Definitions

from The American Heritage® Dictionary of the English Language, 4th Edition

  • n. Southwestern U.S. A herd of horses from which ranch hands select their mounts.

from Wiktionary, Creative Commons Attribution/Share-Alike License

  • n. A herd of horses from which the horses to be used for a particular purpose are selected.

from WordNet 3.0 Copyright 2006 by Princeton University. All rights reserved.

  • n. the herd of horses from which those to be used the next day are chosen

Etymologies

American Spanish, change of horses, remuda, from Spanish, exchange, from remudar, to exchange : re-, in return (from Latin; see re-) + mudar, to change (from Latin mūtāre; see mei-1 in Indo-European roots).
(American Heritage® Dictionary of the English Language, Fourth Edition)
From Spanish remuda. (Wiktionary)

Examples

  • The horse herd accompanying a trail drive was known as a remuda pronounced remoother in Texas.

    THE AMERICAN WEST

  • The horse herd accompanying a trail drive was known as the remuda pronounced remoother in Texas.

    THE AMERICAN WEST

  • Quinn, the man who had watched over the remuda of horses at night, had left for a better life in an MFA program.

    My Lesbian Western, chapter one

  • A fierce and independent group numbering in the thousands with a remuda of fifteen thousand horses and camping in Palo Duro Canyon—the Quahadis—was beyond anything they knew or could guess at.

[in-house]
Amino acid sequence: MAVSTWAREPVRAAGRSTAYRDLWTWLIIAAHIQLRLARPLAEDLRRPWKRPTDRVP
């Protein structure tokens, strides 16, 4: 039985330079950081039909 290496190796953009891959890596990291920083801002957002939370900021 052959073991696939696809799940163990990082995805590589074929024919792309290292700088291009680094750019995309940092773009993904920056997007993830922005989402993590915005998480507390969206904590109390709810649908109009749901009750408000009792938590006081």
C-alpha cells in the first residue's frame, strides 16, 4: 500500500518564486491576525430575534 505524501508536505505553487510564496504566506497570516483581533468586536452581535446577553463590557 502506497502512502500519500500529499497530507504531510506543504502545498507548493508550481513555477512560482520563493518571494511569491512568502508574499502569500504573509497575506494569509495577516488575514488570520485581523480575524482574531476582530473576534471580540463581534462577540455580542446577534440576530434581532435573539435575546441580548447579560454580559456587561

EMPIRE OF THE SUMMER MOON

  • All trailed by the enormous horse remuda, the source of their wealth.

    EMPIRE OF THE SUMMER MOON

  • All that remained of the remuda were fifty horses and nine mules.12 Mackenzie was furious.

    EMPIRE OF THE SUMMER MOON

  • One might think that an entire human settlement consisting of several hundred lodges, with large numbers of women and children and old men, many tons of equipment and provisions and supplies, along with a remuda of three thousand horses and mules, an unspecified number of cattle, and dogs, would be an easy enough quarry.

    EMPIRE OF THE SUMMER MOON

  • This kept the remuda in place until the men could rope and saddle their horses.

    THE AMERICAN WEST

  • Behind him was the chuckwagon driven by the cook, with the horse wrangler and the remuda on the left or right.

    THE AMERICAN WEST

  • The personnel consisted of sixteen to eighteen cowboys, a cook and his wagon, and a horse wrangler for the remuda.

    THE AMERICAN WEST

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Comments

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  • Why change horses?

    May 31, 2007